“I’ve always been a Yankees fan,” said Helen Modie of Tacoma, “ever since I was twelve years old.” Her reasons seemed hard to put into words, but her derision of badly played baseball, either by the Mariners or the Yankees, suggests that she holds top-notch baseball and New York’s 27 World Championships in high regard.
Along those lines, Red Sox fans Ian and Iris Vandermeer of Gresham, Oregon root for the Bosox because of the rich history of their team.
“They’ve got such an amazing culture – Fenway, overcoming the curse, Yaz, the rivalry with the Yankees – the Mariners can’t touch that,” said Ian.
Some add family ties as a reason to root for their personal team.
“I’m a huge Yankees fan,” announced Wayne Rodgers. “It all started with my grandfather – he loved them. Now, my whole office is filled with Yankees stuff!”
That special connection to a team can even transcend international boundaries.
We’ve always been Red Sox fans,” said Trevor Tobohn and Dan Stevens of Shuswap, BC, just outside of Vancouver. “They’re the greatest team in the world,” added Trevor, as way of explanation.
Not surprising, many locals rooting for the visitors can’t trade their loyalty for geography, such as Gary Spradling.
“I was born in the Bay Area; I’m just an A’s home town fan,”Gary said. “And I’ve been here in Seattle for 28 years, too!” he said with a laugh.
Oakland transplant Tom Mikita, who has worked at Microsoft in Redmond for the past four years, reveals just how deeply baseball can touch a fan’s soul.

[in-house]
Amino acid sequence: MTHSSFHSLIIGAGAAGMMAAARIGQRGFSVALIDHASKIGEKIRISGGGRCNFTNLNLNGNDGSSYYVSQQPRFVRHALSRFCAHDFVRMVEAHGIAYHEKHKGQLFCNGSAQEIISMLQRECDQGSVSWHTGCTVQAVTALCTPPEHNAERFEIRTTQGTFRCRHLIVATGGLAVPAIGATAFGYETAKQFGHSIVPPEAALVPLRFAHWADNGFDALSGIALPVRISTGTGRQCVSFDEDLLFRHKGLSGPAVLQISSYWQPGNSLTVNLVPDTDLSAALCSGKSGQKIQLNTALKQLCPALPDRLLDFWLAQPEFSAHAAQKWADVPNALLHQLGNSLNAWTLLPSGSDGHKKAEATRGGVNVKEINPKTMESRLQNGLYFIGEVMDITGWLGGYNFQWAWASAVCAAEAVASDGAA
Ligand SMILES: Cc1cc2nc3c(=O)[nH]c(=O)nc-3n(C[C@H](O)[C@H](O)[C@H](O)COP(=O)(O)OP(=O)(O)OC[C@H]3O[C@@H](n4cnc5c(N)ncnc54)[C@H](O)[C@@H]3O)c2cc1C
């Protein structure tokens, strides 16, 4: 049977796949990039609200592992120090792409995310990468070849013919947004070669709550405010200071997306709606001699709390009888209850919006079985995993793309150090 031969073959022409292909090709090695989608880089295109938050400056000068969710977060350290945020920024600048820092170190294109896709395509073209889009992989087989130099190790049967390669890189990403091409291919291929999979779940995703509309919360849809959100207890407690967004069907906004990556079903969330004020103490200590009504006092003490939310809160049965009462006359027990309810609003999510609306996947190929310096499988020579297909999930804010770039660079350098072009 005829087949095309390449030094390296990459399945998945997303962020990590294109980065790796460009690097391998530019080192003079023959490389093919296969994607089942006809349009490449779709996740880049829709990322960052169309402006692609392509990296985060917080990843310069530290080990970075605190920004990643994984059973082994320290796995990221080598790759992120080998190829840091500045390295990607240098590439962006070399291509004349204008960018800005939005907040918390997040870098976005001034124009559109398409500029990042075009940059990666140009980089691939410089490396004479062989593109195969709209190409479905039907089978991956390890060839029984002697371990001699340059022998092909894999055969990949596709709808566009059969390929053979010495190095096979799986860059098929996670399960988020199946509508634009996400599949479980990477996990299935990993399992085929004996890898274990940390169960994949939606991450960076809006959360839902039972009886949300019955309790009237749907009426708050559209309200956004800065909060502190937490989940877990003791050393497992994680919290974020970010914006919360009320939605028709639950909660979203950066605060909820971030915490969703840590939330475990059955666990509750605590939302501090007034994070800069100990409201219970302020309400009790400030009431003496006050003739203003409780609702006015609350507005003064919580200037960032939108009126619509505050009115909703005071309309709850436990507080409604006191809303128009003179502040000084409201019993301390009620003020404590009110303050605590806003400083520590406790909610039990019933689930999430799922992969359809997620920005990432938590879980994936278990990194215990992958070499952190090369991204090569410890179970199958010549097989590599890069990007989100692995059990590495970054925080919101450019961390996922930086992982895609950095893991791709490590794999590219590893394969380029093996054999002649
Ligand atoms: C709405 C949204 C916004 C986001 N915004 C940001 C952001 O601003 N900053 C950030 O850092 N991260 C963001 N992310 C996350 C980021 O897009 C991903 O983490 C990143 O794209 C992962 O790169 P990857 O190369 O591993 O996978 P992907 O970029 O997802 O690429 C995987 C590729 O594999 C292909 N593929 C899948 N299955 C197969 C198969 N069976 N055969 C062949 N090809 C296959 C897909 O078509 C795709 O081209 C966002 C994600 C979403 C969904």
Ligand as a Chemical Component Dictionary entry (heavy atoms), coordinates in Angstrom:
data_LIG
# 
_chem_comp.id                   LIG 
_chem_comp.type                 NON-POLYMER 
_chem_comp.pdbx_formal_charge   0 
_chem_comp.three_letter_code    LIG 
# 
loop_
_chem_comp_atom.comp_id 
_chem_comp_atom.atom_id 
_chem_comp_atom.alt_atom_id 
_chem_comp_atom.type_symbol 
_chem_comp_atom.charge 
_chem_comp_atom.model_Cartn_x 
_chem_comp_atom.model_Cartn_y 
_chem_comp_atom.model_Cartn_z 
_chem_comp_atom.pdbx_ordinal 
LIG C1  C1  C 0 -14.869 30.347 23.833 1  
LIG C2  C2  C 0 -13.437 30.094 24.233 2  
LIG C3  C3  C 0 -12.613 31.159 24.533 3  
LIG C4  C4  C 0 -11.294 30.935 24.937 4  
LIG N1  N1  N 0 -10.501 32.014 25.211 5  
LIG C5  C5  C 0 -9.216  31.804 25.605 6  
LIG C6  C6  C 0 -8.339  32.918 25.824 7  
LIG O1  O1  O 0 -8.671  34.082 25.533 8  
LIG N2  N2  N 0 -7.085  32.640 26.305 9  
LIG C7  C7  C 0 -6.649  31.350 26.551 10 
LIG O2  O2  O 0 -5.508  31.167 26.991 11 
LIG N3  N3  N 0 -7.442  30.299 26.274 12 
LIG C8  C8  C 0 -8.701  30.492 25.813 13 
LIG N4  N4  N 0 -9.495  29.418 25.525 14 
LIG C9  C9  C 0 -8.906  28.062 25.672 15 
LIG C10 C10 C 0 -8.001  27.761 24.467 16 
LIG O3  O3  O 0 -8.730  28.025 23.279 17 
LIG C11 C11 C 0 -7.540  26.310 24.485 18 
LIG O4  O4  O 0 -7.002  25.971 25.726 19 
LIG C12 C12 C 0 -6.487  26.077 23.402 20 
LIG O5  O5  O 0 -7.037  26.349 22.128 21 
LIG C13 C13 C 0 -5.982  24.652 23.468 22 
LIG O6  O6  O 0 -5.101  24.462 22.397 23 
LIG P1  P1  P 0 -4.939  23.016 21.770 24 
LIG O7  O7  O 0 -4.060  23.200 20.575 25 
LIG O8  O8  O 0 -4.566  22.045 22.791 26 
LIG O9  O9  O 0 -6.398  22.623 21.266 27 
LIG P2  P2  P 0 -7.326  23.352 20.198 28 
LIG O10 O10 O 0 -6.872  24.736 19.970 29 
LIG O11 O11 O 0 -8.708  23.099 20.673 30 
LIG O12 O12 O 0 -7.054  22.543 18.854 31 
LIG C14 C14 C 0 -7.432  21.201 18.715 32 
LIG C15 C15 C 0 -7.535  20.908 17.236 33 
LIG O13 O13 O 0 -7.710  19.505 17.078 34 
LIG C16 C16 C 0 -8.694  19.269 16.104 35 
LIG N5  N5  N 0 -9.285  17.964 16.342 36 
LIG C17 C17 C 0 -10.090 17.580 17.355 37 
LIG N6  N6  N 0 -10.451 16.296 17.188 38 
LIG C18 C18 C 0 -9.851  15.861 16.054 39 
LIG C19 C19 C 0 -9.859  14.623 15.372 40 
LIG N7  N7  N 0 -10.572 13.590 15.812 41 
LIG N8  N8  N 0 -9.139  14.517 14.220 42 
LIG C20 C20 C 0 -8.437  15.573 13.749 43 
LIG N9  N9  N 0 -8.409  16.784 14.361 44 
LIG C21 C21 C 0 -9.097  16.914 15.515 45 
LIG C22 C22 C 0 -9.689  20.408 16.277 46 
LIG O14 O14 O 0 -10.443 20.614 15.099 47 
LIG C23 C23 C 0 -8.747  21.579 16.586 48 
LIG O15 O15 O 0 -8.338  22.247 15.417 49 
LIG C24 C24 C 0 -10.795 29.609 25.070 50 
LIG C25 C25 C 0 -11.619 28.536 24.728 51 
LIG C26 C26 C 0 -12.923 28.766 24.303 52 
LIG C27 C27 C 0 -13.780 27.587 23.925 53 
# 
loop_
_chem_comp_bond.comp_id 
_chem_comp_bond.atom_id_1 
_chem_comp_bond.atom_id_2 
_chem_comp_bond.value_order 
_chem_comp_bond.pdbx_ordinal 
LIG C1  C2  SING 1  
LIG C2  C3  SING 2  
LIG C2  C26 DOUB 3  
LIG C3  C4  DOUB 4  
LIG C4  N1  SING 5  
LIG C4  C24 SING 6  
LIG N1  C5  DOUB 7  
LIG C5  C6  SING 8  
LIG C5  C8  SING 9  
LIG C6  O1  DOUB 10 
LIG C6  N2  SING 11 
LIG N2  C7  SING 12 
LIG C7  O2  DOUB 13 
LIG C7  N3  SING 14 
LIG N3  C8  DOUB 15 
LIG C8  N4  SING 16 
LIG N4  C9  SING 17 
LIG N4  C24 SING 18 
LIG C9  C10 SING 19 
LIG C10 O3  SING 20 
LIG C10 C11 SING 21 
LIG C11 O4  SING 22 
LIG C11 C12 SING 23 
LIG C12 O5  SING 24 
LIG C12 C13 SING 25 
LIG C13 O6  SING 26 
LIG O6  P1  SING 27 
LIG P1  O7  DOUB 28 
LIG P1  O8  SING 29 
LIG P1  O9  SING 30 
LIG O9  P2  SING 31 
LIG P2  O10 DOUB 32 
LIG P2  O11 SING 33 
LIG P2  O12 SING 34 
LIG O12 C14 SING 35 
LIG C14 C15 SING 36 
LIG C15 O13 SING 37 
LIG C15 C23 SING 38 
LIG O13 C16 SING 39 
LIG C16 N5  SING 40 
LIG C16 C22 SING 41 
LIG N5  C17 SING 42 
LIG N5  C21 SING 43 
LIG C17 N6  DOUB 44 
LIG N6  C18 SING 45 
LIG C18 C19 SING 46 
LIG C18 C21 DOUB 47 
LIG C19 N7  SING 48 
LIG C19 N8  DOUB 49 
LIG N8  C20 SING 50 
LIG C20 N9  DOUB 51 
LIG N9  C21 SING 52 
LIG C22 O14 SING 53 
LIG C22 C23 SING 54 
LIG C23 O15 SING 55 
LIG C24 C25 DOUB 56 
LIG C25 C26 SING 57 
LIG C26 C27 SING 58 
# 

“I grew up in the Bay Area and saw Jose Canseco hit his first home run,” Tom said . “That just stays with you. It’s like Christmas every time the A’s come to town.”
Other fans clutch passionately to their old home town loyalty despite their need to relocate to Seattle. Kevin Dolphay flew into Seattle at 4 am the day of an A’s game, ostensibly to make his interview at the UW law school and tour the campus, but also to catch the evening game. If he makes it to the UW he’ll still be a visible A’s fan, though, as he just got an A’s tattoo on his arm.
“Tickets are cheaper here than in Oakland, too,” Kevin added, “that’s another good thing about moving to Seattle.”
Economics play a role in lots of other fans coming to Safeco.
“A lot of Red Sox fans come out to Seattle because they can’t get a seat at Fenway, or the prices are too high,” said Ms. Garcia at the visitor’s dugout.
Prime seats in Ms. Garcia’s territory are only $75, whereas the same seat in Fenway or Yankee Stadium could be over $1,000.
Others come to Seattle because of the weather – Yes!
“It’s 45 degrees cooler here than it is back home,” declared Terry Vandeman as he stretched back in his seat and surveyed his Arizona Diamondbacks warming up during Interleague play in 2009.
“Sitting in the sun and watching two great ball teams. Now, this is baseball,” Terry declared.
Many families use a Mariners game as a focal point to gather far-flung relatives. Numerous clans pack the 300 sections behind home plate, where tickets go for $15-20, and conduct their reunions while cheering their old home team.
Nine members of the Haskell-Verkh tribe, who all originally lived in Massachusetts but are now spread across the western United States, chose to visit a Seattle sister and watch a Bosox game.
“She’s converted to the Mariners,” said Alexandra Verkh, now of Bellingham, WA, “but we still love her.”
Similarly, the Leslie family, who were all born in Boston but now have many members living in the west, assembled at Safeco for an aunt’s 60thbirthday, with Susan Leslie coming as far away as Albuquerque, New Mexico. In what seems to have approached an epic quest, Susan picked up family members along the way.
The family spirit that seems to imbue Safeco Field and its visiting fans was aptly expressed by the Diamondbacks fan, Terry Vandeman, as he waved his arms to indicate his wife, Tracy, and a bevy of Washington-based in-laws sitting around him.
“What a great way to spend Father’s Day,” he announced.
© 2011 The Mountain News – WA